ALBANY, N.Y. (WTEN) — It’s been just over a year since the state implemented the HALT Act; limiting the time an incarcerated person spends in solitary confinement to 15 days. Some say the bill makes prisons more dangerous, but others think it’s necessary to maintain the mental and physical health for incarcerated people.  

According to the State Department of Corrections, since HALT was enacted, there’s been a total of 3,113 assaults in New York’s correctional facilities. The year prior, that number was 2,375. A 33% jump in overall violence.  It’s something the Correction’s Officers union sees first hand. “Incarcerated, individuals, understand the system, you know they play the system, they work the system to an extent and I’m not suggesting that they all do it but you know there’s some that do it and they recognize that the consequences aren’t there anymore and there’s no deterrent for them to stop that,” said Michael Powers, president of NYS Correctional Officers and Police Benevolent Association.

Recently, the New York City Civil Liberties Union filed a lawsuit against DOCCS on behalf of two plaintiffs claiming that correctional facilities were violating HALT guidelines and keeping incarcerated people in segregated confinement for more than 15 days.  “What our state prison system is doing, is taking a very wide range of conduct, things like spitting water, or throwing a sugar packet, and determining that that satisfies very stringent criteria for imposing, extended, segregated confinement,” said Antony Gemmell, director of detention litigation at the New York Civil Liberties Union. But Powers said that’s a complete exaggeration, “It’s unfair for them to suggest that that would even be considered.”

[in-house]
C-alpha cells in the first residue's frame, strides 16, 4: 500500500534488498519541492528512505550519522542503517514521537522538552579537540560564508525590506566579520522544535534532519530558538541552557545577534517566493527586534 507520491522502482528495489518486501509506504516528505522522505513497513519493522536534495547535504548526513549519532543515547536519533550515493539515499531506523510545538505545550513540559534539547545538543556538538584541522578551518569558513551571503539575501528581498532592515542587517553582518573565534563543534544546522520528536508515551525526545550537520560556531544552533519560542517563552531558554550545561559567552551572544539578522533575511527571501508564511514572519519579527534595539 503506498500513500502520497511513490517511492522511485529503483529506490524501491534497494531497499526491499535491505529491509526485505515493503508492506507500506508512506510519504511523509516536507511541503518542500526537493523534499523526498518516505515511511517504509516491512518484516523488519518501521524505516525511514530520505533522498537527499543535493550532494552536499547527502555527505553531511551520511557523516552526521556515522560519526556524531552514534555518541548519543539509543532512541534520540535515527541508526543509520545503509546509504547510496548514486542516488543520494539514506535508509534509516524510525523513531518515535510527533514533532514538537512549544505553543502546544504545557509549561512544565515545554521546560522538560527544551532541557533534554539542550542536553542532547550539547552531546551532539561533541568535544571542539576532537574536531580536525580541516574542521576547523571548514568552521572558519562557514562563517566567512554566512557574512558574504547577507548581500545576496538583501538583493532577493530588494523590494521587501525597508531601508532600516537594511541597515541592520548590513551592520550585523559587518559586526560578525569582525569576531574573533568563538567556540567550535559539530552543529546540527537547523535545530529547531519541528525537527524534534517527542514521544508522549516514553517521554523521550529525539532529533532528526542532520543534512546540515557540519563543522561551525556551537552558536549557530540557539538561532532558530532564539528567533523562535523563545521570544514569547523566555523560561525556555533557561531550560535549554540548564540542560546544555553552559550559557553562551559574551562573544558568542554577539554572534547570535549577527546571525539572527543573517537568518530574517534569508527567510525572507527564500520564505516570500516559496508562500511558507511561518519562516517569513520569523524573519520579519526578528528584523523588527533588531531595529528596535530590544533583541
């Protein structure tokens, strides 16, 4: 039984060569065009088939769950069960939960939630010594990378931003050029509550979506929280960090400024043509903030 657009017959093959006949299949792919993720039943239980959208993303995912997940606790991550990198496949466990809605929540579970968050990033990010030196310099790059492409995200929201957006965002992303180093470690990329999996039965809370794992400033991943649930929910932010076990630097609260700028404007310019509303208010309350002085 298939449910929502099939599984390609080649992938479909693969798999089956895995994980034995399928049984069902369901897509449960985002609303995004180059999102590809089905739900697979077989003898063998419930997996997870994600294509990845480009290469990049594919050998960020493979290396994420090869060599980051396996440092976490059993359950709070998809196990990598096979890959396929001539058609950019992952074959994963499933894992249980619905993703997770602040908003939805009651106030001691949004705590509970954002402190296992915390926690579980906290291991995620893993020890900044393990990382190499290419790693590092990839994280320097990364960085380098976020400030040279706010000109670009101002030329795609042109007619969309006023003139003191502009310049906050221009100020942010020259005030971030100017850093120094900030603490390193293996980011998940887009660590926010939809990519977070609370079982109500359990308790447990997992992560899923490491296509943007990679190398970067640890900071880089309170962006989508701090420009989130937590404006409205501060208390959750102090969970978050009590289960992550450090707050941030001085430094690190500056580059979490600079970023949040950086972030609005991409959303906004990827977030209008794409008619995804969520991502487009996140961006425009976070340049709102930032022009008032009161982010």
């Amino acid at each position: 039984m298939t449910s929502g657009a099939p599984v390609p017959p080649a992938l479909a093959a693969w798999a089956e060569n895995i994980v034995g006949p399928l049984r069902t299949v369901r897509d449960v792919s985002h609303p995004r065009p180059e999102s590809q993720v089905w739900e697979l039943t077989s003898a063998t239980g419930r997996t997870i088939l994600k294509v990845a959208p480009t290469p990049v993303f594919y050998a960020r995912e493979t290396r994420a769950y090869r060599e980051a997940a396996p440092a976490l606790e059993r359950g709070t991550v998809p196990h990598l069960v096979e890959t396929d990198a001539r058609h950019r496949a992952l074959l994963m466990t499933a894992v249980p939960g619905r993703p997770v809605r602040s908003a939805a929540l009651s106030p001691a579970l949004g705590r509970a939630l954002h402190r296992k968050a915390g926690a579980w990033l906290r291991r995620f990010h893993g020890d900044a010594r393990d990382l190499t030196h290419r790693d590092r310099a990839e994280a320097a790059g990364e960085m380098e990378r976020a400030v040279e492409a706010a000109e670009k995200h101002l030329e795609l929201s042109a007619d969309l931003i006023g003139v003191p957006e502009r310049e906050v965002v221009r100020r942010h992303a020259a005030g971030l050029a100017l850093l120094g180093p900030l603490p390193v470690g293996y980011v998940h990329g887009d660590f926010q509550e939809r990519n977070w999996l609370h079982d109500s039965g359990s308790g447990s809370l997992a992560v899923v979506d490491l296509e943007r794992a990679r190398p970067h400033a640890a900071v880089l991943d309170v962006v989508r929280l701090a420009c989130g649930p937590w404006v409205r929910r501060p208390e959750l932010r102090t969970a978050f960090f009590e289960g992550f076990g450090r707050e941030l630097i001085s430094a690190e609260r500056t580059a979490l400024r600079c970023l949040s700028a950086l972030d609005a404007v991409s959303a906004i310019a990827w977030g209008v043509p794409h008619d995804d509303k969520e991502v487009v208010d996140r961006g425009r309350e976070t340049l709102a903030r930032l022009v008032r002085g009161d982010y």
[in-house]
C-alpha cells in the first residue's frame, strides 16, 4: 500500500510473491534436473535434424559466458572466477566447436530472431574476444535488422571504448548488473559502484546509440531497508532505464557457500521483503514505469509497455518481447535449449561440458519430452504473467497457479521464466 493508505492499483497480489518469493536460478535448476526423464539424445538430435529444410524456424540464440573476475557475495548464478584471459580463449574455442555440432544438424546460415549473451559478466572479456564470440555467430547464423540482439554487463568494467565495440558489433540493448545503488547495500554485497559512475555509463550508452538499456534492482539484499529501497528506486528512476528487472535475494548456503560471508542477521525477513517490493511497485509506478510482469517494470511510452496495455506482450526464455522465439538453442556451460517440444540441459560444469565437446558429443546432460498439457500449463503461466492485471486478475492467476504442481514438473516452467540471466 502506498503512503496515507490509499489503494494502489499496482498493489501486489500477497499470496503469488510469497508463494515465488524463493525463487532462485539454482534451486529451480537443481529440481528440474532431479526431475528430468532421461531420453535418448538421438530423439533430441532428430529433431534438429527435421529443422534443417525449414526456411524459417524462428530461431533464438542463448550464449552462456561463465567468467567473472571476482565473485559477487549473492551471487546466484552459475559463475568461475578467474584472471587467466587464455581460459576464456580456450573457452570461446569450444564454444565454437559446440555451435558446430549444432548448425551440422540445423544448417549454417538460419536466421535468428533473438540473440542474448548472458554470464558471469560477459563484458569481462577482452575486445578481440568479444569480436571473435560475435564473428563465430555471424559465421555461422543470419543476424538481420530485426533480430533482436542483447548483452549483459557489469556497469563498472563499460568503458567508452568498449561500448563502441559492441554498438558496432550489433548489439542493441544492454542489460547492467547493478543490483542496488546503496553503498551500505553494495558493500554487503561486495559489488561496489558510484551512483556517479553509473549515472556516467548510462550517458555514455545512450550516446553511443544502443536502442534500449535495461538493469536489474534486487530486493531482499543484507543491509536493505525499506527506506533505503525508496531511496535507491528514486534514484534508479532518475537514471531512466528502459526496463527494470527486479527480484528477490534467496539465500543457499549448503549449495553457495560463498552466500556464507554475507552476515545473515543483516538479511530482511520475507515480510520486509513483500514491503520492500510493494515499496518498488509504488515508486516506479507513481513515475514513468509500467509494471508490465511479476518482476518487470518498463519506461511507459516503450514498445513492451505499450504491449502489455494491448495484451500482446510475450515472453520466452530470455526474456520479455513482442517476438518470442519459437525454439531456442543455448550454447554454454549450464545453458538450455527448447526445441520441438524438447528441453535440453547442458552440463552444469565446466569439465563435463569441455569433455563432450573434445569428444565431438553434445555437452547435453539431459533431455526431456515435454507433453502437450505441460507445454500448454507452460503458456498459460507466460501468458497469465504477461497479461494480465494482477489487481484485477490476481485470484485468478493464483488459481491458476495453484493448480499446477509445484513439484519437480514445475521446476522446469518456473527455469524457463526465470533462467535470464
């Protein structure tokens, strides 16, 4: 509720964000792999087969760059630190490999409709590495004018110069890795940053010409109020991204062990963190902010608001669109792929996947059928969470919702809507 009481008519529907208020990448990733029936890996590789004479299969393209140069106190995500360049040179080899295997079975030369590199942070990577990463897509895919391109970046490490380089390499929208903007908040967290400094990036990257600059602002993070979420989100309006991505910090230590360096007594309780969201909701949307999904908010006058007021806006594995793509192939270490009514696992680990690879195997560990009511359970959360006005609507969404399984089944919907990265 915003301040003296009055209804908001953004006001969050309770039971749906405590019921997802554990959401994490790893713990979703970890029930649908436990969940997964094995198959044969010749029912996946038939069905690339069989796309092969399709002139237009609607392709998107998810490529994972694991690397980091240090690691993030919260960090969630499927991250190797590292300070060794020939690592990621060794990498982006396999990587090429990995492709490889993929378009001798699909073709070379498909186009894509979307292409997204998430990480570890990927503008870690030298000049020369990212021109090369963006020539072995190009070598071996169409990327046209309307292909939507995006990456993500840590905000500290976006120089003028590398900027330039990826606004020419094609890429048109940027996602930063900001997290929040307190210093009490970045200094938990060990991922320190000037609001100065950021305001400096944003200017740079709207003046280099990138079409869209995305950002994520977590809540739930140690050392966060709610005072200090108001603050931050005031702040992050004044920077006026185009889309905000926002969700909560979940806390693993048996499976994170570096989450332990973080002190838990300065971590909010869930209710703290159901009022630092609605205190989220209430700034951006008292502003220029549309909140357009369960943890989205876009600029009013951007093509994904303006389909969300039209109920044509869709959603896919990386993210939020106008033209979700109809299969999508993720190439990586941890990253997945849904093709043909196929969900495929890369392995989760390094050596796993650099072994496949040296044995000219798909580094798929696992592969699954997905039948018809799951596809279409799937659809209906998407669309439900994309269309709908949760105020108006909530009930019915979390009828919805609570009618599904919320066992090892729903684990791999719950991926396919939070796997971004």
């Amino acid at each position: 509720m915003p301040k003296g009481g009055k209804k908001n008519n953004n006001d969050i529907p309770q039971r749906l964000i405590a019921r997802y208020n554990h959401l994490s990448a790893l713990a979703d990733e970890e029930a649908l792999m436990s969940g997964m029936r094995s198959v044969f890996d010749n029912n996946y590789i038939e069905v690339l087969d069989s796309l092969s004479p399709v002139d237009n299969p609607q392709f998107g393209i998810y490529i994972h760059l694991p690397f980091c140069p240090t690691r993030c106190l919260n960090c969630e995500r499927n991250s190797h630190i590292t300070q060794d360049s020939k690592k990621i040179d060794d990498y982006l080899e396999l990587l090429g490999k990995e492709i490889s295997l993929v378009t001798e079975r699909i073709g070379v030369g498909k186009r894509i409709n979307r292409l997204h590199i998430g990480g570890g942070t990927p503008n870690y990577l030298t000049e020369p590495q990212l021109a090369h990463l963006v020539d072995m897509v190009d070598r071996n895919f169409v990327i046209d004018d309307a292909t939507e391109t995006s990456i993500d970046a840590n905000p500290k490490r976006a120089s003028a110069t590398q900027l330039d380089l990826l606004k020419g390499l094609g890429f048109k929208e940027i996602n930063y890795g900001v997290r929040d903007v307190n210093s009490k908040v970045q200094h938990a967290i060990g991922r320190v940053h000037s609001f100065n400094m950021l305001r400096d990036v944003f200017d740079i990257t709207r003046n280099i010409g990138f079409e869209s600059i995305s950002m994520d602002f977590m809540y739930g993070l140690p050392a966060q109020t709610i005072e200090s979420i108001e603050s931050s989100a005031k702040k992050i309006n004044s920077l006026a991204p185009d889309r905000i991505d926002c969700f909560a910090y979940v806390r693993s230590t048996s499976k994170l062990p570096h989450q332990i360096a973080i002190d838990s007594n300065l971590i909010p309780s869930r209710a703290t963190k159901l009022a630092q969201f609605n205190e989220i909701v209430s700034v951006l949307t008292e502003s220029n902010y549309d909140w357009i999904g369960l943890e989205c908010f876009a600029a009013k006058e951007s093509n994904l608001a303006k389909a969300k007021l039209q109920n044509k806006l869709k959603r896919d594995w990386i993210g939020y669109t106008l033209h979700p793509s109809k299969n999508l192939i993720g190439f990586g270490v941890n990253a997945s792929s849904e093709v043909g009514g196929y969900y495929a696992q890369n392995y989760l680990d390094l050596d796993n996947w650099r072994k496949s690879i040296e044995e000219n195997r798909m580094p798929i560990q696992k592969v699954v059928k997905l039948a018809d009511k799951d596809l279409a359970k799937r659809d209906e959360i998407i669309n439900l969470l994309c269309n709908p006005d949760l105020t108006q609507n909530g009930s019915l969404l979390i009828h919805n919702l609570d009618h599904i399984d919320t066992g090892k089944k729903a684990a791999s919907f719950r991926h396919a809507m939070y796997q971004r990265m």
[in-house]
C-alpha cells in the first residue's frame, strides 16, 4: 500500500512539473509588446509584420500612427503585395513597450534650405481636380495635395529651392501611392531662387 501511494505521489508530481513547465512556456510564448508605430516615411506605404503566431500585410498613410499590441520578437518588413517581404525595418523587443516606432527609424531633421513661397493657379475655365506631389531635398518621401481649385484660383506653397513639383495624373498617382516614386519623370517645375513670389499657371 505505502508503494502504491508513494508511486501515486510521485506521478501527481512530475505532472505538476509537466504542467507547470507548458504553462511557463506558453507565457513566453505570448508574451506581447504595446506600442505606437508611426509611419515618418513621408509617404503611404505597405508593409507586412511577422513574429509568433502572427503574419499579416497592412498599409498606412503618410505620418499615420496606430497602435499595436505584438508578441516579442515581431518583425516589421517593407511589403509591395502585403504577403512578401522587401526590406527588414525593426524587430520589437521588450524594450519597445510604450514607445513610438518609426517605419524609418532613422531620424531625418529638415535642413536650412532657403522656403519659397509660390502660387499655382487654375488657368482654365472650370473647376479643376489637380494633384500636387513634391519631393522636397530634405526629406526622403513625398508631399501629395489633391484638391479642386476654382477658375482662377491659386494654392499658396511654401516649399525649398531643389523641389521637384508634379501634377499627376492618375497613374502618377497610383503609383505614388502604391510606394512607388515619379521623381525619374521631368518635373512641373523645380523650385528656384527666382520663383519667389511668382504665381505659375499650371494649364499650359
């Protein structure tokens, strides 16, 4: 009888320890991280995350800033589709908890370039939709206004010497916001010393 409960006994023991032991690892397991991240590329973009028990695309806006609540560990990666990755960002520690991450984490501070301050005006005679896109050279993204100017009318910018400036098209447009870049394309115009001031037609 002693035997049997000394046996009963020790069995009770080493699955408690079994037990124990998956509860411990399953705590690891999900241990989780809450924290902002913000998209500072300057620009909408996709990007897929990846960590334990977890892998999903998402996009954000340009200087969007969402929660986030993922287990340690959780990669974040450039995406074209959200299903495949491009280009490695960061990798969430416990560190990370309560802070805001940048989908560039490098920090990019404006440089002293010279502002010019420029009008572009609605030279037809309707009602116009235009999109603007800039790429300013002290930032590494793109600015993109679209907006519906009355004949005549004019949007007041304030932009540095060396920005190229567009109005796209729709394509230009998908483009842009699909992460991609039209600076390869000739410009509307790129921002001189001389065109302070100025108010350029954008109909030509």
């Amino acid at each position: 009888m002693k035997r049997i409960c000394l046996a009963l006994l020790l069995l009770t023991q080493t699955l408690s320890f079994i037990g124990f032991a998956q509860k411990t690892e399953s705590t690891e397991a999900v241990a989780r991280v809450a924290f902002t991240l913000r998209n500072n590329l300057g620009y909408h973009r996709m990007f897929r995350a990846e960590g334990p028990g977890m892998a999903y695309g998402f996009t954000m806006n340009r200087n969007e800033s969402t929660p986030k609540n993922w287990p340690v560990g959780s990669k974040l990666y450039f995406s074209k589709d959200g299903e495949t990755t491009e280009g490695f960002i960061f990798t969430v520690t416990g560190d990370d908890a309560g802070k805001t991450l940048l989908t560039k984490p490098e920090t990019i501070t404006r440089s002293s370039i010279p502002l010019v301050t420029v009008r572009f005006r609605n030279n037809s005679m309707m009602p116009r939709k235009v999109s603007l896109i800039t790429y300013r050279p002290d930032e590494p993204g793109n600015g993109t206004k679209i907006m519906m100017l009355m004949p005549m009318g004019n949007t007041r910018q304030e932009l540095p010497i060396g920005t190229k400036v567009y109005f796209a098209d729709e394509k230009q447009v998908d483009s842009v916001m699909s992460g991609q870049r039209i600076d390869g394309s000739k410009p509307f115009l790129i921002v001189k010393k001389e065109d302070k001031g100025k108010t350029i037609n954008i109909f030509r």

Gemmell explained that after 15 days, correction officers must either get incarcerated people back to the general population or into a residential rehabilitation unit, which DOCCS says is full. Powers said they also lack the proper resources, facilities, and staff to limit segregated confinement to 15 days.  “And no disrespect towards the legislators that promoted this, but what do they know about the system? More importantly, they didn’t provide the money and the resources to be able to fully implement this even if we were in favor of it which we’re not,” said Powers. To help with staffing, One budget measure would lower corrections officer age from 21 to 19. But Without a finalized budget, it’s unclear what assistance will be coming from the state.